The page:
Background: When kidney transplants fail, transplant medications are discontinued to reduce immunosuppression-related risks. However, retransplant candidates are at risk for allosensitization which prolonging immunosuppression may minimize. We hypothesized that for these patients, a prolonged immunosuppression withdrawal after graft failure preserves nonsensitization status (PRA 0%) better than early immunosuppression withdrawal.
Methods: We retrospectively examined subjects transplanted at a single center between July 1, 1999 and December 1, 2009 with a non–death-related graft loss. Subjects were stratified by timing of immunosuppression withdrawal after graft loss: early (≤3 months) or prolonged (>3 months). Retransplant candidates were eligible for the main study where the primary outcome was nonsensitization at retransplant evaluation. Non-retransplant candidates were included in the safety analysis only.
Results: We found 102 subjects with non–death-related graft loss of which 49 were eligible for the main study. Nonsensitization rates at retransplant evaluation were 30% and 66% for the early and prolonged immunosuppression withdrawal groups, respectively (P=0.01). After adjusting for cofactors such as blood transfusion and allograft nephrectomy, prolonged immunosuppression withdrawal remained significantly associated with nonsensitization (adjusted odds ratio=5.78, 95% CI [1.37–24.44]). No adverse safety signals were seen in the prolonged immunosuppression withdrawal group compared to the early immunosuppression withdrawal group.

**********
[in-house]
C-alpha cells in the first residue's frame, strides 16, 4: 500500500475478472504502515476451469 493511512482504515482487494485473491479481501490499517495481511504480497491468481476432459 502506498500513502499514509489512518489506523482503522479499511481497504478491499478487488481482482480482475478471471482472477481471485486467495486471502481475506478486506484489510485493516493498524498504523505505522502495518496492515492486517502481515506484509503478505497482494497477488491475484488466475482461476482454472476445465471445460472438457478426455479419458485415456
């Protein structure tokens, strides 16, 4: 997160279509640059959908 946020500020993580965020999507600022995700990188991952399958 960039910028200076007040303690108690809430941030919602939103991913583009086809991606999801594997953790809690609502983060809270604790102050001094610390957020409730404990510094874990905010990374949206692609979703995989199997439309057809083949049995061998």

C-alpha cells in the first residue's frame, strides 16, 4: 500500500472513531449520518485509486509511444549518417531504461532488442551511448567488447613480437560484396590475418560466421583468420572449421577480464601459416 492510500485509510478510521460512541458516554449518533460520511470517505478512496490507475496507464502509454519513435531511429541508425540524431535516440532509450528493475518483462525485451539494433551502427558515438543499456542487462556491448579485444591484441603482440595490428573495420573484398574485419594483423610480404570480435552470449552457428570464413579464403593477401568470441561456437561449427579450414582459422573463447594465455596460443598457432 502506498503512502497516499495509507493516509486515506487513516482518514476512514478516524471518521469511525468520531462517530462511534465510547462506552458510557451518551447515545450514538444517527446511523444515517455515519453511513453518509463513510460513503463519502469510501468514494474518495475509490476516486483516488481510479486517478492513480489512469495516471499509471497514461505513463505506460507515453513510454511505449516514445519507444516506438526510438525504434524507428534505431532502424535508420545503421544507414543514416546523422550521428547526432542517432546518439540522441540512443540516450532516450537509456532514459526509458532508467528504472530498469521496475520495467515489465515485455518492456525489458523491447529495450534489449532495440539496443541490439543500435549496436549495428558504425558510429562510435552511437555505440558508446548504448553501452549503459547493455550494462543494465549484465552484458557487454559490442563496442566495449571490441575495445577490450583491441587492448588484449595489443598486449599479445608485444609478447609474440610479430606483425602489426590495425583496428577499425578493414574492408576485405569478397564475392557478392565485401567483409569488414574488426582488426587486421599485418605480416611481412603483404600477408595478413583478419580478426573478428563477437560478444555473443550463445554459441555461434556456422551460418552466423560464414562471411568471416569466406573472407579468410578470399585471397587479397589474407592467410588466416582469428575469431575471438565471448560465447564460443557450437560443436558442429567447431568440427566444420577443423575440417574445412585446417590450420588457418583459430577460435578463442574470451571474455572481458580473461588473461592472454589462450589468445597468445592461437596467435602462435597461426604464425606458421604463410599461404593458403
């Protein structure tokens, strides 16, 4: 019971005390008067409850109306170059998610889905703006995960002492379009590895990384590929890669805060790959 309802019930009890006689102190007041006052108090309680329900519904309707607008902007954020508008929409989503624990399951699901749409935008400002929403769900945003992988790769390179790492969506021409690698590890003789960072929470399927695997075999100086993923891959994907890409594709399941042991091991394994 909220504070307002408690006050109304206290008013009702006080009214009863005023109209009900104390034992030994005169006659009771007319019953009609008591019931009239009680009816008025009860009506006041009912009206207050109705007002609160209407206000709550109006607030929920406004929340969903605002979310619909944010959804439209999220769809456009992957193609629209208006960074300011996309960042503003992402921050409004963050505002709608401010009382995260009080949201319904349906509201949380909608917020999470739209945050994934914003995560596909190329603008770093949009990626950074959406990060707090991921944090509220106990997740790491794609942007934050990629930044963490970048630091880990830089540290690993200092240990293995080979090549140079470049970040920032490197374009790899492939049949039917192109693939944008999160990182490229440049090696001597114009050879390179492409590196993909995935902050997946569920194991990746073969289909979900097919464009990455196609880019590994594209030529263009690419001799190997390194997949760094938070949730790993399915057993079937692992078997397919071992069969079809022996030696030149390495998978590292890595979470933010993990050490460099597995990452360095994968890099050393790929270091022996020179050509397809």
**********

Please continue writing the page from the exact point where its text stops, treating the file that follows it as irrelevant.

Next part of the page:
Conclusions: These results suggest that prolonged immunosuppression may be a safe strategy to minimize sensitization in retransplant candidates and provide the basis for larger or prospective studies for further verification.
1 Department of Medicine, University of Florida, Gainesville, FL.
2 Department of Surgery, Montefiore Medical Center, Bronx, NY.
3 Department of Medicine, University of Washington Medical Center, Seattle, WA.
4 Department of Pathology, University of Florida, Gainesville, FL.
5 Bristol-Meyers Squibb, Princeton, NJ.
6 Address correspondence to: Michael J. Casey, M.D., Division of Nephrology, Hypertension, and Renal Transplantation, P.O. Box 100224, Gainesville, FL 32610-0224.
This work is supported in part by the NIH/NCATS Clinical and Translational Science Award to the University of Florida UL1 TR000064.
The authors declare no conflicts of interest.
M.J.C. is the corresponding author and participated in designing the research, gathering and analyzing the data, and writing the article. He received support from the NIH/NCATS Clinical and Translational Science Award to the University of Florida UL1 TR000064. X.W. participated in designing the research, and gathering and analyzing the data. L.K.K. participated in writing the article. R.A. participated in gathering the data and writing the article. J.C.S. participated in designing the research and writing the article. H.-U.M.-K. participated in designing the research and writing the article. H.-U.M.-K. is an Adjunct Professor of Medicine at the University of Florida and received no support for this study, but he was previously employed by Astellas Pharma and is presently employed by Bristol-Myers Squibb.
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Received 30 April 2013. Revision requested 16 May 2013.
Accepted 7 January 2014.